‘Must do better’ Simona Halep into third Roland Garros final, faces Sloane Stephens

Simona Halep celebrates winning her semi final match against Spain's Garbine Muguruza (REUTERS/Pascal Rossignol)
Updated 07 June 2018

‘Must do better’ Simona Halep into third Roland Garros final, faces Sloane Stephens

PARIS: Simona Halep vowed to erase the misery of her 2017 Roland Garros heartbreak after reaching her third French Open final on Thursday where she will face US Open winner Sloane Stephens for the title.
Halep, the runner-up in 2014 and 2017, enjoyed a 6-1, 6-4 victory over 2016 champion and third seed Garbine Muguruza of Spain.
Stephens, who won her maiden Slam title in New York last year, defeated fellow American and close friend Madison Keys 6-4, 6-4 having previously never got beyond the quarter-finals in Paris.
“I am really happy that I won the match, it was very important for my mind and I gave it all I had,” said Romanian star Halep.
After racing through the first set, Halep saved three break points in a marathon ninth game of the second which lasted 13 minutes.
“I think I played one of my best matches on clay against a great opponent,” added Halep, who will be appearing in her fourth final at the majors having also been beaten in Australia in January.
“I was 2-4 down in the second set but I knew I had to fight for every ball, push her back and play the way I did in the first set.”
Halep has now defeated Muguruza in both their meetings on clay and will also retain the world number one ranking next week.
However, her sights now turn to the final where she is desperate to erase the memories of last year’s horror show where she surrendered a set and a 3-0 lead to lose to Jelena Ostapenko.
“I have another chance to be in the final and hope to do better than last year.”
She boasts a 5-2 career lead over Stephens including both their meetings on clay.
The American’s last win over the 26-year-old Halep was five years ago.
Halep raced into a 5-0 lead in the first set against misfiring 2016 champion Muguruza who had blasted Maria Sharapova off court on Wednesday for the loss of just three games.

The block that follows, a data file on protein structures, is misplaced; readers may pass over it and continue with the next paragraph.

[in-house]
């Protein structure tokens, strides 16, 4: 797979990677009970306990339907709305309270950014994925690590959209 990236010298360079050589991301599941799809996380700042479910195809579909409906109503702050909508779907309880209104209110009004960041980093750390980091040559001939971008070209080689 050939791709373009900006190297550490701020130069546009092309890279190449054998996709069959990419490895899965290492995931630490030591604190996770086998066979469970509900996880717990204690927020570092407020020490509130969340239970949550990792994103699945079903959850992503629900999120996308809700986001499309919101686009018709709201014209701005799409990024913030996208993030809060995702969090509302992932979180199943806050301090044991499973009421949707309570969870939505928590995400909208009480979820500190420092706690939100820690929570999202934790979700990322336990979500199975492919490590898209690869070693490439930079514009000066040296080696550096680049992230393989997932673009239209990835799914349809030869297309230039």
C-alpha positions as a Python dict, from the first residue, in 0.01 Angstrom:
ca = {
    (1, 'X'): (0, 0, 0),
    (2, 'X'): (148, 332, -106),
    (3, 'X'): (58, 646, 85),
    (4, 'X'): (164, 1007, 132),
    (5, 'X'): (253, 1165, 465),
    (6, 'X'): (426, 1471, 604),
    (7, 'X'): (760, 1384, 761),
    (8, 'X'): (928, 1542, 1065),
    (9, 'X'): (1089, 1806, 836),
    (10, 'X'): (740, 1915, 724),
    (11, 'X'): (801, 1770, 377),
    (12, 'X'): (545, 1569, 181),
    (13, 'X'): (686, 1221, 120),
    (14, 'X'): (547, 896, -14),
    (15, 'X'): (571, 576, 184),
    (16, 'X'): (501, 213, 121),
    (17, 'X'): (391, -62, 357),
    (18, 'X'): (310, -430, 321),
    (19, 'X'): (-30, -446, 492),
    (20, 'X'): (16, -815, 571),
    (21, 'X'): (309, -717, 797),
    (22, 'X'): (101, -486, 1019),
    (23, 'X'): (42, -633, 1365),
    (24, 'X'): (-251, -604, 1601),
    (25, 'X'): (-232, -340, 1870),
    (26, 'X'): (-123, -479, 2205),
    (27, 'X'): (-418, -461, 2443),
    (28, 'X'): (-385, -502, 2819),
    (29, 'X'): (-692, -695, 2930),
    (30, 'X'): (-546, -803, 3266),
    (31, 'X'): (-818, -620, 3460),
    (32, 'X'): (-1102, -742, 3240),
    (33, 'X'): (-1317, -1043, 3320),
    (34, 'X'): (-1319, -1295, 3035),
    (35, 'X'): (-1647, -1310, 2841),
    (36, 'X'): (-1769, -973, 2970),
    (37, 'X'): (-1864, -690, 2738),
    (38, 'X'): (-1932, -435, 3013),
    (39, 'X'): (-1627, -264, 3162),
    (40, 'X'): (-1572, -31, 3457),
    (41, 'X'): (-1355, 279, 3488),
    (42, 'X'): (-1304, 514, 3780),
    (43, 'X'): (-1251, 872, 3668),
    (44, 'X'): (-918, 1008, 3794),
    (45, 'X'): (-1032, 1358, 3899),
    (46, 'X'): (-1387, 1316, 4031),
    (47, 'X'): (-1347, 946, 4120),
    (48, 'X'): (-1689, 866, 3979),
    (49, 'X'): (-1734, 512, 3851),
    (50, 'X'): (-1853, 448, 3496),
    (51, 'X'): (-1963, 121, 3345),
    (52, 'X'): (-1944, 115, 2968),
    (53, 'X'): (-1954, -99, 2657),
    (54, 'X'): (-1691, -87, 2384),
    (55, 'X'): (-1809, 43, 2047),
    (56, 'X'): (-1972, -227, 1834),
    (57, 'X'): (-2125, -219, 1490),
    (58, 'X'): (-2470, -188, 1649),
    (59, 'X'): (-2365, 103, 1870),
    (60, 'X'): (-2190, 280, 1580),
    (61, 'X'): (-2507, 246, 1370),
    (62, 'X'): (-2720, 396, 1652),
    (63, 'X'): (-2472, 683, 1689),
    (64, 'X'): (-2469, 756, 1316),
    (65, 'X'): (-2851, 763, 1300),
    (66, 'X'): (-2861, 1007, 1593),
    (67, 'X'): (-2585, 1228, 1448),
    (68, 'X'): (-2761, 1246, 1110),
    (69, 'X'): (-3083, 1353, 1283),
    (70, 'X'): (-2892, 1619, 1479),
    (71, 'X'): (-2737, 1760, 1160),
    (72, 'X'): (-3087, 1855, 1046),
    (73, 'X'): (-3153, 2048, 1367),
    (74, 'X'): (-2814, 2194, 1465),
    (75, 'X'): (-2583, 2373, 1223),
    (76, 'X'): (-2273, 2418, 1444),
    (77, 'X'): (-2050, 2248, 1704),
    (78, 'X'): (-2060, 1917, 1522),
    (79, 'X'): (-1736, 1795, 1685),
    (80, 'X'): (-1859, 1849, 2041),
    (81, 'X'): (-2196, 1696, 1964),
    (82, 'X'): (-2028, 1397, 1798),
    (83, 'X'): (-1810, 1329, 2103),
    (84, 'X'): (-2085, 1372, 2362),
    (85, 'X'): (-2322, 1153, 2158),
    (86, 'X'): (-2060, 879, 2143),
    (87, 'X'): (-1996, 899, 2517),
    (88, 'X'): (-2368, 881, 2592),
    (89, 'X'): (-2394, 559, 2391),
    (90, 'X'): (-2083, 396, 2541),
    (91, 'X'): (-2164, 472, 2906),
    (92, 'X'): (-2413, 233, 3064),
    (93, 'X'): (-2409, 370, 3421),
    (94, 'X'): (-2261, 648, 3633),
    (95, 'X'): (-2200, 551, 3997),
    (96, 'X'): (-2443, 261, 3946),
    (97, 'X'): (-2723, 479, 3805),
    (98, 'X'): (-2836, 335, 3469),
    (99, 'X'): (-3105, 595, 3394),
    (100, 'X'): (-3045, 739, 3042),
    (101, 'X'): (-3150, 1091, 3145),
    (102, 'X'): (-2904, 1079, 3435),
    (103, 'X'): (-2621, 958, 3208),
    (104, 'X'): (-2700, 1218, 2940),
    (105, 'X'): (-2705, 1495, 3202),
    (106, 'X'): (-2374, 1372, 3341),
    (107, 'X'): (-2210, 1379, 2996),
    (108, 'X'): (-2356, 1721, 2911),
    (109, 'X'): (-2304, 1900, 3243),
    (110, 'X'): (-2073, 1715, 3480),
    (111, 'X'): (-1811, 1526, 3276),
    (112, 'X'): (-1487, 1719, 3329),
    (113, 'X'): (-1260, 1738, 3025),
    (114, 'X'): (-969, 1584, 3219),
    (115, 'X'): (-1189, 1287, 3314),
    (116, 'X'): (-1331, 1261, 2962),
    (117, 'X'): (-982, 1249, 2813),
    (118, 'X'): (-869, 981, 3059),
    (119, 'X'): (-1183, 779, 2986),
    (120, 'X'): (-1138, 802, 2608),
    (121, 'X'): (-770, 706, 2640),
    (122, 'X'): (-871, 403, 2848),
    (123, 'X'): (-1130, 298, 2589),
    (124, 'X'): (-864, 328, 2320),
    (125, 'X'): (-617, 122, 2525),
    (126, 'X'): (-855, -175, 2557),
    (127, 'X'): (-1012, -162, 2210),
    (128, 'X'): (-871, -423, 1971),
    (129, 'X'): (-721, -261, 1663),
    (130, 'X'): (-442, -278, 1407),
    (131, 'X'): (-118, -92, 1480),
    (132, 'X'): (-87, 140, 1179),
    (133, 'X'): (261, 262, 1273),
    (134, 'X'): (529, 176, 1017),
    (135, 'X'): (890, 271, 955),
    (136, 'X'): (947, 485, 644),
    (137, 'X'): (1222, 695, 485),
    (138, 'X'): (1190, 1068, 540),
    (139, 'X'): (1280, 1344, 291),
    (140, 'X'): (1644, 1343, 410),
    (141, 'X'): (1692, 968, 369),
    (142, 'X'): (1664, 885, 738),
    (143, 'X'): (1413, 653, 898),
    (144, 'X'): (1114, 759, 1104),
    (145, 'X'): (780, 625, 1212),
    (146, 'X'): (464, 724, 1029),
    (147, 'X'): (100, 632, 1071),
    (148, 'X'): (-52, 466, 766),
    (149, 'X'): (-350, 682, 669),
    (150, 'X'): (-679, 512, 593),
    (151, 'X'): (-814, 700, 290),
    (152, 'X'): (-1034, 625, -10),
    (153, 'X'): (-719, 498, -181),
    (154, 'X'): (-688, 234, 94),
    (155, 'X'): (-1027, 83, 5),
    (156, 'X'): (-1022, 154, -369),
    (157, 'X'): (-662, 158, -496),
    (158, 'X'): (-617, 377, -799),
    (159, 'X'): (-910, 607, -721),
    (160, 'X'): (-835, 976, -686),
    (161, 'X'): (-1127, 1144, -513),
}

The 24-year-old Spaniard stopped the rot in the sixth game before Halep quickly reasserted her authority.
A sweeping, running forehand into an open court gave her the set with Muguruza having managed just two winners.
It was the first set that the Wimbledon champion had dropped at Roland Garros this year.
She also failed to win a single service game in the opener.
Muguruza settled down in the second set, moving 2-0 ahead before Halep levelled in the eighth game.
That set the stage for the lengthy ninth game where Halep stood firm.
The spirit ebbed away from Muguruza, who converted just two of the eight break points she carved out, and a backhand which sailed long sealed her fate in the 10th game.
“It’s Simona’s third final in Roland Garros, she has a great level. She’s the favorite,” said Muguruza.
Stephens defeated Keys in straight sets when she won the US Open last September.
On Thursday, it was more of the same as the 25-year-old capitalized on her friend’s big match nerves.
“It’s really hard to play against a great friend, but I am pleased to be in the final for the first time,” said Stephens who will rise to four in the world thanks to her deepest run in the French capital.
“This is one of my favorite tournaments. It’s another great opportunity and I am looking forward to it.”
In the first all-American women’s semifinal in Paris since 2002, the 10th seeded Stephens broke in the third game of the opening set.
That was sufficient in a set where 13th seeded Keys committed 23 unforced errors.
Stephens, who had been just two points from being knocked out by Camila Giorgi in the third round, was quickly 2-0 ahead in the second.
She went to 5-2 on a double break and although Keys rallied, the statistics made brutal reading.
She finished with 41 unforced errors with Stephens only needing to fire nine winners to get her home.


Motorsport must encourage more women to compete, says Saudi female driver Aseel Al-Hamad

Updated 21 November 2019

Motorsport must encourage more women to compete, says Saudi female driver Aseel Al-Hamad

  • FIA is hosting an event alongside the Nov. 22-23 Diriyah ePrix called “Girls on Track"
  • Said Kingdom hosting events like Formula E is vital in boosting popularity of motorsport

RIYADH: One of Saudi Arabia’s first female racing drivers believes motorsport is too male dominated and that more needs to be done to encourage women to enter the sport.

Speaking exclusively to Arab News, Aseel Al-Hamad said the fact that only 1.5 percent of racing licences are held by women was “a big international issue.”